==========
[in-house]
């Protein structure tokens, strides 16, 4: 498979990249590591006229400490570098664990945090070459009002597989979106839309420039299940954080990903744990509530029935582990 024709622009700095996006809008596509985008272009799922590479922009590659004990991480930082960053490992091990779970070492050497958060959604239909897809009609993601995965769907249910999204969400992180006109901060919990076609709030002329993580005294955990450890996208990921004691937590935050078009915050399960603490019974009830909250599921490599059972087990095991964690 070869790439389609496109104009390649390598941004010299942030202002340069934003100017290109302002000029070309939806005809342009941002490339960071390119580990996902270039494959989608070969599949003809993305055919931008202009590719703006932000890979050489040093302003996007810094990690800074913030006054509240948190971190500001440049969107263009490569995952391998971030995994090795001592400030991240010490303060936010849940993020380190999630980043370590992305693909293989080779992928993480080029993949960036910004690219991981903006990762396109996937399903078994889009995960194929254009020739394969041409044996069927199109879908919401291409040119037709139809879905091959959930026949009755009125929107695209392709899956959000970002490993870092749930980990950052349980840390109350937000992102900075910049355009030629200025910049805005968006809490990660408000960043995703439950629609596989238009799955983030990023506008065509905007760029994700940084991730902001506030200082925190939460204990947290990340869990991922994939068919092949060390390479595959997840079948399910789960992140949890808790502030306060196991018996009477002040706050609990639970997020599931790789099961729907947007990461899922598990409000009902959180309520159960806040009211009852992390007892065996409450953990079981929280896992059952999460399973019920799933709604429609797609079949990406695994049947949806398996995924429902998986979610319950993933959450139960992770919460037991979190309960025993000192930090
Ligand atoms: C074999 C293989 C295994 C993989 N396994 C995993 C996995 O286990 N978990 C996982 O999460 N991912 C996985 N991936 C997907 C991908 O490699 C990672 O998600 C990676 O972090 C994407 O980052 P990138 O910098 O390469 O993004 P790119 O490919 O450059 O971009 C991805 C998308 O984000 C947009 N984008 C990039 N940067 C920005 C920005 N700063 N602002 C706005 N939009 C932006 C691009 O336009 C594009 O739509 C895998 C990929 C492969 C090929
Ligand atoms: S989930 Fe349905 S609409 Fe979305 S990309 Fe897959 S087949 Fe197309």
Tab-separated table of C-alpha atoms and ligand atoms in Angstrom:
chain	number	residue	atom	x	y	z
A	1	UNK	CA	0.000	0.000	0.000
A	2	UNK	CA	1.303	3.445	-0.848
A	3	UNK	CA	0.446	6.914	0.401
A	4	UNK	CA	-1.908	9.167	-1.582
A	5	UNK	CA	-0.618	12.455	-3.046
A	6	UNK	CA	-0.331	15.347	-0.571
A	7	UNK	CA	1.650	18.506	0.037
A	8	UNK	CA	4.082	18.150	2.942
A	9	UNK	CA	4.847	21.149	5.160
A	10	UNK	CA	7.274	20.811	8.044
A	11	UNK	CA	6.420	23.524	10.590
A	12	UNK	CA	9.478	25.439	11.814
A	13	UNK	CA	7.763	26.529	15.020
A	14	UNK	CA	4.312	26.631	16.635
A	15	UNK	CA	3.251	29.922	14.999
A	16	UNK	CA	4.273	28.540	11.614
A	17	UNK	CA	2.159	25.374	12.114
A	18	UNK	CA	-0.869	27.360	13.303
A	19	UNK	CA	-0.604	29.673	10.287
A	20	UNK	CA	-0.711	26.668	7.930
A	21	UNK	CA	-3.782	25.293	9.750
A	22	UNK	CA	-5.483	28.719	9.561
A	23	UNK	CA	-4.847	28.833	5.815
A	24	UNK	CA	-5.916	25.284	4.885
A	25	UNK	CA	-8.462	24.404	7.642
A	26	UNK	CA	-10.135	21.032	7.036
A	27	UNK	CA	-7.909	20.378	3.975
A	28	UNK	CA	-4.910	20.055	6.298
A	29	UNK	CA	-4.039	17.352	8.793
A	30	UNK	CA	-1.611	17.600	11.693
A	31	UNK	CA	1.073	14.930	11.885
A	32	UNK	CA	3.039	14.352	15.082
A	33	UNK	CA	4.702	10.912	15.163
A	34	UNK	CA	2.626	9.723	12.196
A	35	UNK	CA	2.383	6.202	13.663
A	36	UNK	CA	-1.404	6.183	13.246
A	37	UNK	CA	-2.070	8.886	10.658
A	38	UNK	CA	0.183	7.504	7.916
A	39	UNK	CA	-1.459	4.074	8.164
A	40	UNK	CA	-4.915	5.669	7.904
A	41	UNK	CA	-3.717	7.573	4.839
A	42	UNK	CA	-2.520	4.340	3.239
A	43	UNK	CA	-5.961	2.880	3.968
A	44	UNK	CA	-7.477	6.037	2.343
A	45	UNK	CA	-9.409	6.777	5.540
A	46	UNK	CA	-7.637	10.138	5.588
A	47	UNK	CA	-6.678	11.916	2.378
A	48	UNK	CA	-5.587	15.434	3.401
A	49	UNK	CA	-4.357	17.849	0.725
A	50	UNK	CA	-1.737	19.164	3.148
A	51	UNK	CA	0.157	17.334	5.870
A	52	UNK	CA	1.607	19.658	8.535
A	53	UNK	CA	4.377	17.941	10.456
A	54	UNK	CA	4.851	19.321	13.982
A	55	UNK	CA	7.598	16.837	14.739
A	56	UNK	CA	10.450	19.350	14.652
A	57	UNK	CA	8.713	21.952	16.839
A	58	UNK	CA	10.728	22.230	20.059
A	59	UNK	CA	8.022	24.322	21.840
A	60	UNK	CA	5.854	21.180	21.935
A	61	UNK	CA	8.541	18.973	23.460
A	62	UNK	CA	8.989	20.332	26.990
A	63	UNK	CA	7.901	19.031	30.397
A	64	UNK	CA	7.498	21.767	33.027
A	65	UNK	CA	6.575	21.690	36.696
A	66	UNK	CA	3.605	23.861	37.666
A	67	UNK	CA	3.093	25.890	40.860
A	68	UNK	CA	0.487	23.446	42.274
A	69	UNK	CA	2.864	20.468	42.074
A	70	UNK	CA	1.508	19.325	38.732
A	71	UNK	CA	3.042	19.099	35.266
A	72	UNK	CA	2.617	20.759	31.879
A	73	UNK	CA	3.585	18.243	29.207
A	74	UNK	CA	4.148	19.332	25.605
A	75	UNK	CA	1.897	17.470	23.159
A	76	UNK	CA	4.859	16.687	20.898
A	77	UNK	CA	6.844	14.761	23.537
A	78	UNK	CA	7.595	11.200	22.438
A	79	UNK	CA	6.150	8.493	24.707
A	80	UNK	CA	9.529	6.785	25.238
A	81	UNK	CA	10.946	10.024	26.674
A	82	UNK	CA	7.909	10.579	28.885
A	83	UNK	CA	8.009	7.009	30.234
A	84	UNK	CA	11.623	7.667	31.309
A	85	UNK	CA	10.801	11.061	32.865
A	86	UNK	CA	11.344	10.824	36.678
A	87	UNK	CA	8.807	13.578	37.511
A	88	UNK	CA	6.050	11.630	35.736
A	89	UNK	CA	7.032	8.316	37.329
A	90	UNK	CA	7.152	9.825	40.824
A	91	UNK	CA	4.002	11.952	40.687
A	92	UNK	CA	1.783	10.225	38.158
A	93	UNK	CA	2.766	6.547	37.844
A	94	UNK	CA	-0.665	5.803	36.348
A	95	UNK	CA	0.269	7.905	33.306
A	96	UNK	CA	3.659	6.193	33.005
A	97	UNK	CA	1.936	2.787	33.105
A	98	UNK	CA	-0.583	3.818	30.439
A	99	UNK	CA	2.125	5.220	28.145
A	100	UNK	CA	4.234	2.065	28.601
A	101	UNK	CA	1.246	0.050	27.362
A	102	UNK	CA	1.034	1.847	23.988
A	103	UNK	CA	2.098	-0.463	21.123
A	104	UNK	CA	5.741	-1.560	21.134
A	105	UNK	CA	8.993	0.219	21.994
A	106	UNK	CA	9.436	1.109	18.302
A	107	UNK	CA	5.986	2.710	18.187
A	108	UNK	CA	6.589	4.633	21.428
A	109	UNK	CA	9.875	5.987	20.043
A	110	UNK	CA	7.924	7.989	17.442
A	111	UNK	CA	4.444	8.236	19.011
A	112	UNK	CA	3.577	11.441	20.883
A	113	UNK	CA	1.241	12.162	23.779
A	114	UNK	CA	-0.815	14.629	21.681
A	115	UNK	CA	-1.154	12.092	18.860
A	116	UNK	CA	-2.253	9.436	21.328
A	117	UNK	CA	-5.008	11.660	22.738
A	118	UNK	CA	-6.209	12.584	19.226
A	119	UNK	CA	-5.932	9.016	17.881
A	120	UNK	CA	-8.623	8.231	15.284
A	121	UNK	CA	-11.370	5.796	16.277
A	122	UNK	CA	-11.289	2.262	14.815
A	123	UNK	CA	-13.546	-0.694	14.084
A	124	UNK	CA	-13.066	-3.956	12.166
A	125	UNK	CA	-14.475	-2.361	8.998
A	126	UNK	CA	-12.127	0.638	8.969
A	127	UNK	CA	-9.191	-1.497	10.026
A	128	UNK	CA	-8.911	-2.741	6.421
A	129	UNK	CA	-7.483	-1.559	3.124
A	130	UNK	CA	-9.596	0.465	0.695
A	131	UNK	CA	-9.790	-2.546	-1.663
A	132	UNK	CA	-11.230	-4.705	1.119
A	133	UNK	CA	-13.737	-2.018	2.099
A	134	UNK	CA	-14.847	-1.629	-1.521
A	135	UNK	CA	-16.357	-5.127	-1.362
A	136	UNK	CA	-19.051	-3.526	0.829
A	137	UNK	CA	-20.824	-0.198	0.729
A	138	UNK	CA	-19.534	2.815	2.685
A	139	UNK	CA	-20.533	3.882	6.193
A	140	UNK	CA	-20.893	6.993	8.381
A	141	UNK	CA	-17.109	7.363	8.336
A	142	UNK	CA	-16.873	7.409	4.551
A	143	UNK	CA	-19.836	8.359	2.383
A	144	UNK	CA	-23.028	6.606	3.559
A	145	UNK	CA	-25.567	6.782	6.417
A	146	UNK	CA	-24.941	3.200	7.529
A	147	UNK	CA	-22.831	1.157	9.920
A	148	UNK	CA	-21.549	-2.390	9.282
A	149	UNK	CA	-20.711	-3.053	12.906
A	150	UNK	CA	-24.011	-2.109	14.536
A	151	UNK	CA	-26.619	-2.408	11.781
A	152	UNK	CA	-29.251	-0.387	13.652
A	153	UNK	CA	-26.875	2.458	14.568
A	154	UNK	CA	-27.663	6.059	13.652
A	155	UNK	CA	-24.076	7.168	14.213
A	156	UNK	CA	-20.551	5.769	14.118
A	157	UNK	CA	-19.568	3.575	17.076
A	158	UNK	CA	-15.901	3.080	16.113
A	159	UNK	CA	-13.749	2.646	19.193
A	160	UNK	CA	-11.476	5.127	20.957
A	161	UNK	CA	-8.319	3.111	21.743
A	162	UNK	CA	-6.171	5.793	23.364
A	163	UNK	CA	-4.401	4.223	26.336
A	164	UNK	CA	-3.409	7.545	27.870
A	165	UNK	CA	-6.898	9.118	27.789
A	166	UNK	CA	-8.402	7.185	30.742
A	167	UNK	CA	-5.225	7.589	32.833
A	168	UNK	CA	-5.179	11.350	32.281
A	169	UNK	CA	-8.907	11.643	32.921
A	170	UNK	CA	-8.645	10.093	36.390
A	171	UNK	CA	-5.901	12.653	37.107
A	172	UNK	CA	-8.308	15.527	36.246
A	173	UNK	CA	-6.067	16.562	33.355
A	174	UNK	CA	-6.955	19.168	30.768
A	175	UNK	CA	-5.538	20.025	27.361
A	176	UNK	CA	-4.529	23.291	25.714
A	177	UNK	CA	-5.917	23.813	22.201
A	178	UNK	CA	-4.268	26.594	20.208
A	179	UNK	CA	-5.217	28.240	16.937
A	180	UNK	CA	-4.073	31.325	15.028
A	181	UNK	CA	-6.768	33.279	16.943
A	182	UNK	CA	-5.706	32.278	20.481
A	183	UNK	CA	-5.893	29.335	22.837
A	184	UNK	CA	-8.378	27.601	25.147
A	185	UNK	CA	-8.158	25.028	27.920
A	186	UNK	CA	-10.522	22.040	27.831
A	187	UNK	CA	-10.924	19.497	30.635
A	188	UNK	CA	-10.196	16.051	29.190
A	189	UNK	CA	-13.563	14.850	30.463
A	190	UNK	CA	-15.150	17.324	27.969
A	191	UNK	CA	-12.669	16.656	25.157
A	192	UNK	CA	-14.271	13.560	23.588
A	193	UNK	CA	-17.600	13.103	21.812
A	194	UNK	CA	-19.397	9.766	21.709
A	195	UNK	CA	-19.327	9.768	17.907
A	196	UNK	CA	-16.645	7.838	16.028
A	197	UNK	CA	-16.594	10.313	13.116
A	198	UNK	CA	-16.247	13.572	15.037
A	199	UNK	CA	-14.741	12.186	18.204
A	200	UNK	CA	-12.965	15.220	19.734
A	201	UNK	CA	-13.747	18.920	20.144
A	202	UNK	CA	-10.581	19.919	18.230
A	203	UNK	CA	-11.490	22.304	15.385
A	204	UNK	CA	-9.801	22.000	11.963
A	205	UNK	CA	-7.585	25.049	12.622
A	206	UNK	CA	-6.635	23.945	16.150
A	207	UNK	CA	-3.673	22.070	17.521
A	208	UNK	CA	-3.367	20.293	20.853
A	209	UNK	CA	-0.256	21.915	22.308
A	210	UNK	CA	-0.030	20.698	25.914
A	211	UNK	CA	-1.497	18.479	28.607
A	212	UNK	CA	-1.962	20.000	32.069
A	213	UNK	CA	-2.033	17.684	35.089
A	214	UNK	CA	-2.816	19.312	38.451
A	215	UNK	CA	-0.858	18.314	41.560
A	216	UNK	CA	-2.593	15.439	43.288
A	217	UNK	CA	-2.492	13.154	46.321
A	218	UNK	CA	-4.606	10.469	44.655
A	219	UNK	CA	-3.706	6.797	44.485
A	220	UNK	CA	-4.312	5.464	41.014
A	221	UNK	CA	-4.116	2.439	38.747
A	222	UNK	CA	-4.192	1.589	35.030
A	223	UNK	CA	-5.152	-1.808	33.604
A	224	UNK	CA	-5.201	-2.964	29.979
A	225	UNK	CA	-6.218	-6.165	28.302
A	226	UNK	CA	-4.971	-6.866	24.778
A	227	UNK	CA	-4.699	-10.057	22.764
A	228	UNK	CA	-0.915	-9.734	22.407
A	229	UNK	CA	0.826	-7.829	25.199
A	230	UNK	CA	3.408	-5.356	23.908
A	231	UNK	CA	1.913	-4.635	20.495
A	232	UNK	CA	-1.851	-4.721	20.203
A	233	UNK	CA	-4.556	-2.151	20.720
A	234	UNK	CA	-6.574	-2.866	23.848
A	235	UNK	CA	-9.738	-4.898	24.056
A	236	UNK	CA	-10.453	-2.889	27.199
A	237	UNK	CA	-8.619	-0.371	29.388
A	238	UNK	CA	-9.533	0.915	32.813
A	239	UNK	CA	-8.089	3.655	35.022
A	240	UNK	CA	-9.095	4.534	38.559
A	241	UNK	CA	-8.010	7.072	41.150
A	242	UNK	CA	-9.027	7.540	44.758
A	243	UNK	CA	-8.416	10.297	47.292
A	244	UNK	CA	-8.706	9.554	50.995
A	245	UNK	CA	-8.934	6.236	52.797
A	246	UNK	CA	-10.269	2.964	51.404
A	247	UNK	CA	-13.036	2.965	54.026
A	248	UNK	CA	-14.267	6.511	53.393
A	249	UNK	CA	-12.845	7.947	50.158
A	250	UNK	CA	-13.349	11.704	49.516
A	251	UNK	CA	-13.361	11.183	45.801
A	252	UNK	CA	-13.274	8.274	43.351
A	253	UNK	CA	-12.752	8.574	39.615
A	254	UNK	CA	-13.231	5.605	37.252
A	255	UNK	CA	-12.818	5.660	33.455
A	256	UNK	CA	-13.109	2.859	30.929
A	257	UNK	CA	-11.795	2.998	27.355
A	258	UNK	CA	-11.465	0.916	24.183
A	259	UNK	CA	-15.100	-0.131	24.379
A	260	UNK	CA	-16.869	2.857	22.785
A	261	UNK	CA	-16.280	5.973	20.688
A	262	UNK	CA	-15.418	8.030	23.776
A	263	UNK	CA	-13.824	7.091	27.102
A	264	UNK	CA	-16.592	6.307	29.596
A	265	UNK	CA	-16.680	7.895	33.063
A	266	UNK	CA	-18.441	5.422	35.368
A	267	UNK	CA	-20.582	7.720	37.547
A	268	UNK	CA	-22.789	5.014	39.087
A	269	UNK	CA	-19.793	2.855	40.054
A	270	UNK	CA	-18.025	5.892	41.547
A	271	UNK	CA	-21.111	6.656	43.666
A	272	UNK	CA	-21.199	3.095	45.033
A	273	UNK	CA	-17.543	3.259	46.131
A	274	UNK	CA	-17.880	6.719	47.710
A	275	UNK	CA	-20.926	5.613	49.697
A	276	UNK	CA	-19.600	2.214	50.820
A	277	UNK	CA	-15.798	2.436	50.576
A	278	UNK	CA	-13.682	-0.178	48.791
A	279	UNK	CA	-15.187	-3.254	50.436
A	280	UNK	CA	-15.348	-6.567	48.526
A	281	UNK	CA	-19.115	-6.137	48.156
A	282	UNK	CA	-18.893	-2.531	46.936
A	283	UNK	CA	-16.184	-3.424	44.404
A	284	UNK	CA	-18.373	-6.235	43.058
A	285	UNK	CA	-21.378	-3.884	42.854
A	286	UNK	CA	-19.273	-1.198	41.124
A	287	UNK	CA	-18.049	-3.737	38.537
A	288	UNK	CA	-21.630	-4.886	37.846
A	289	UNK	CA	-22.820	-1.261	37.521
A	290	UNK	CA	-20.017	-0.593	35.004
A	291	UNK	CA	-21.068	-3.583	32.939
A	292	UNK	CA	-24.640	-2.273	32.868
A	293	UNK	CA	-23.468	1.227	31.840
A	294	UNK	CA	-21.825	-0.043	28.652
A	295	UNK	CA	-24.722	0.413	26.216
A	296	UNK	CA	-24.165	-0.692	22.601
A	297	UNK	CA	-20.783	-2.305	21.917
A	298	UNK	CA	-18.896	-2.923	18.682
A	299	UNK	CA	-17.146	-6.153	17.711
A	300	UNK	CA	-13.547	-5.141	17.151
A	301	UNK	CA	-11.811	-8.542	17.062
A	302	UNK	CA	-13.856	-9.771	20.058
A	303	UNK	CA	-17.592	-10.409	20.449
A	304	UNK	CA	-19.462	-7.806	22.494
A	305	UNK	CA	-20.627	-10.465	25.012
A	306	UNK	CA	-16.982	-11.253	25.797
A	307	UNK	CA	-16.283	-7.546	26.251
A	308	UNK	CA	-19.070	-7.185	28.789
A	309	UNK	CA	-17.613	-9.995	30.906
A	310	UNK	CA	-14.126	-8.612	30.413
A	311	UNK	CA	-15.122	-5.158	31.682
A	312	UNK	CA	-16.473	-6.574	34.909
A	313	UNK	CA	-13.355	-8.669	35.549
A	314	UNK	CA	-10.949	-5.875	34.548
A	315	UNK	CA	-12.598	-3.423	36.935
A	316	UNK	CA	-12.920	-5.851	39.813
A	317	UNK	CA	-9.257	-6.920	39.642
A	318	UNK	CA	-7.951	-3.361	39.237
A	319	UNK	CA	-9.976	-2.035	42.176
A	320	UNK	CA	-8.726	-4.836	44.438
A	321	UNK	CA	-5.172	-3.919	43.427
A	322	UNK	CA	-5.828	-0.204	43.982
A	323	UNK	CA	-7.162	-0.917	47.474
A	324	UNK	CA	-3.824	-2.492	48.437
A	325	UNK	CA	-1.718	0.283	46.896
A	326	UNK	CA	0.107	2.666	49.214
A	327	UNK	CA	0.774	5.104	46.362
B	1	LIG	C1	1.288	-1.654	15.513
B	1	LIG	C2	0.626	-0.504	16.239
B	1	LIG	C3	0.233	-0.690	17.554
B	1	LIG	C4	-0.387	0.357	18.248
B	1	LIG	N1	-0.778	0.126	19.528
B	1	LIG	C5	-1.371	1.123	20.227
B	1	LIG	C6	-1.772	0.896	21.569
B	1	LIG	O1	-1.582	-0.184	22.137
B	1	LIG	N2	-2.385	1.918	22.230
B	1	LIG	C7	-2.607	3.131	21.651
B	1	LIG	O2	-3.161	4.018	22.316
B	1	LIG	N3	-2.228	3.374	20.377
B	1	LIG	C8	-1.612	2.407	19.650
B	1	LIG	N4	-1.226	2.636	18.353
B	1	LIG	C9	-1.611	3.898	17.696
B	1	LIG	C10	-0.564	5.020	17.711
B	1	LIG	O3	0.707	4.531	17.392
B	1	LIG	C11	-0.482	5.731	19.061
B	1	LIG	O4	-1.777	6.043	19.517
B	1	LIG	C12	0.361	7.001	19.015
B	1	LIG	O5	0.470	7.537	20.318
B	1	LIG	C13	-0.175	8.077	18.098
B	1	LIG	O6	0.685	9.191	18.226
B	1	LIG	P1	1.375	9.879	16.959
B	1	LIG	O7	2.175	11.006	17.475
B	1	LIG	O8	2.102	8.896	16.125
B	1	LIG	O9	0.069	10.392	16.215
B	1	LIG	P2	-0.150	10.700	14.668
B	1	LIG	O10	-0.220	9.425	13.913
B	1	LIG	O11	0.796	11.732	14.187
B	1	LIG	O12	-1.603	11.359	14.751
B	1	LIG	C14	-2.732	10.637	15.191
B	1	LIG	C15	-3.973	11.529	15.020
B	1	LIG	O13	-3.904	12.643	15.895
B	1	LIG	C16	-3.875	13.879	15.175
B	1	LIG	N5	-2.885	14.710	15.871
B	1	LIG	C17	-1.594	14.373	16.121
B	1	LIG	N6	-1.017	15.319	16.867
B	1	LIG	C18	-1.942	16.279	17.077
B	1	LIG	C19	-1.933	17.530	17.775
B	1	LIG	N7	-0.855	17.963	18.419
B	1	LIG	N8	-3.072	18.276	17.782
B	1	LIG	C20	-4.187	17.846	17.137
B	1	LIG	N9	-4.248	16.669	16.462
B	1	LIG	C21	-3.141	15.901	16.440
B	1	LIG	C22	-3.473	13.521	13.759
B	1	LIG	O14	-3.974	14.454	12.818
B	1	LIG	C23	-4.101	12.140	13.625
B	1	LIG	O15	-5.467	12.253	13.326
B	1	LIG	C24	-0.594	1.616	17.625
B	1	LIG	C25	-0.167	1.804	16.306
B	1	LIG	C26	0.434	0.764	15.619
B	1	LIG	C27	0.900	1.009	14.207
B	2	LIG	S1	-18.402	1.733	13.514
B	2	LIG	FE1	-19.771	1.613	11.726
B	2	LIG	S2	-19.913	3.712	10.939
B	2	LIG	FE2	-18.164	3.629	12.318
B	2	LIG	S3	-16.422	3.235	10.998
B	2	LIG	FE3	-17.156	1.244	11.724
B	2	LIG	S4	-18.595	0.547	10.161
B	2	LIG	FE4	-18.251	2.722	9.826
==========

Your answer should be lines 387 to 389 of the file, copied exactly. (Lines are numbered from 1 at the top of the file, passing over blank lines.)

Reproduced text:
B	2	LIG	S1	-18.402	1.733	13.514
B	2	LIG	FE1	-19.771	1.613	11.726
B	2	LIG	S2	-19.913	3.712	10.939